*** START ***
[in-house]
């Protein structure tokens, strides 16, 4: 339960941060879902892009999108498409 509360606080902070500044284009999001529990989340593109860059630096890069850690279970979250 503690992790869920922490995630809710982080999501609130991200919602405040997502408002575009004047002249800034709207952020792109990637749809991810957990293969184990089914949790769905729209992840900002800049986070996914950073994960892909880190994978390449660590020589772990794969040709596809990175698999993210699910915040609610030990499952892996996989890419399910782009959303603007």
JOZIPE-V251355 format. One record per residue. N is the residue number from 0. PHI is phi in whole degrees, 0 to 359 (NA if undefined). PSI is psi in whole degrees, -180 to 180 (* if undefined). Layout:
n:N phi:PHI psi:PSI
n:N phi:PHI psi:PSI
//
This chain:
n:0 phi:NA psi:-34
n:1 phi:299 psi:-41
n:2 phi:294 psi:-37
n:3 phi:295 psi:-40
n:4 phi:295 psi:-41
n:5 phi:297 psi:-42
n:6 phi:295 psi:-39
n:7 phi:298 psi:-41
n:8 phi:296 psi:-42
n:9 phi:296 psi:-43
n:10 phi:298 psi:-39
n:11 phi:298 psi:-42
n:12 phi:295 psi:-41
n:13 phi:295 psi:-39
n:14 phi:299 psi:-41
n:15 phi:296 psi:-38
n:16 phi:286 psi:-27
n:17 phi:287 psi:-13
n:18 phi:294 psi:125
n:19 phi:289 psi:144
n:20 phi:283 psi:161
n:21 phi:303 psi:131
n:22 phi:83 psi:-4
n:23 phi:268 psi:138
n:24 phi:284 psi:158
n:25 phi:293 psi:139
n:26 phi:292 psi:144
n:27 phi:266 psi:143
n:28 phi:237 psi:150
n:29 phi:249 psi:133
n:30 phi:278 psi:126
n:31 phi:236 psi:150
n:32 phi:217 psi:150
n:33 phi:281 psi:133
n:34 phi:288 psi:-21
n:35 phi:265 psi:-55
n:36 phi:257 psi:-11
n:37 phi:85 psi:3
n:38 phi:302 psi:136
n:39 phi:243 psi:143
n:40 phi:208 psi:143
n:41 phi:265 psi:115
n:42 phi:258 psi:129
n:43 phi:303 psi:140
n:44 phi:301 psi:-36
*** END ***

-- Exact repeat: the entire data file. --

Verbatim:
[in-house]
């Protein structure tokens, strides 16, 4: 339960941060879902892009999108498409 509360606080902070500044284009999001529990989340593109860059630096890069850690279970979250 503690992790869920922490995630809710982080999501609130991200919602405040997502408002575009004047002249800034709207952020792109990637749809991810957990293969184990089914949790769905729209992840900002800049986070996914950073994960892909880190994978390449660590020589772990794969040709596809990175698999993210699910915040609610030990499952892996996989890419399910782009959303603007």
JOZIPE-V251355 format. One record per residue. N is the residue number from 0. PHI is phi in whole degrees, 0 to 359 (NA if undefined). PSI is psi in whole degrees, -180 to 180 (* if undefined). Layout:
n:N phi:PHI psi:PSI
n:N phi:PHI psi:PSI
//
This chain:
n:0 phi:NA psi:-34
n:1 phi:299 psi:-41
n:2 phi:294 psi:-37
n:3 phi:295 psi:-40
n:4 phi:295 psi:-41
n:5 phi:297 psi:-42
n:6 phi:295 psi:-39
n:7 phi:298 psi:-41
n:8 phi:296 psi:-42
n:9 phi:296 psi:-43
n:10 phi:298 psi:-39
n:11 phi:298 psi:-42
n:12 phi:295 psi:-41
n:13 phi:295 psi:-39
n:14 phi:299 psi:-41
n:15 phi:296 psi:-38
n:16 phi:286 psi:-27
n:17 phi:287 psi:-13
n:18 phi:294 psi:125
n:19 phi:289 psi:144
n:20 phi:283 psi:161
n:21 phi:303 psi:131
n:22 phi:83 psi:-4
n:23 phi:268 psi:138
n:24 phi:284 psi:158
n:25 phi:293 psi:139
n:26 phi:292 psi:144
n:27 phi:266 psi:143
n:28 phi:237 psi:150
n:29 phi:249 psi:133
n:30 phi:278 psi:126
n:31 phi:236 psi:150
n:32 phi:217 psi:150
n:33 phi:281 psi:133
n:34 phi:288 psi:-21
n:35 phi:265 psi:-55
n:36 phi:257 psi:-11
n:37 phi:85 psi:3
n:38 phi:302 psi:136
n:39 phi:243 psi:143
n:40 phi:208 psi:143
n:41 phi:265 psi:115
n:42 phi:258 psi:129
n:43 phi:303 psi:140
n:44 phi:301 psi:-36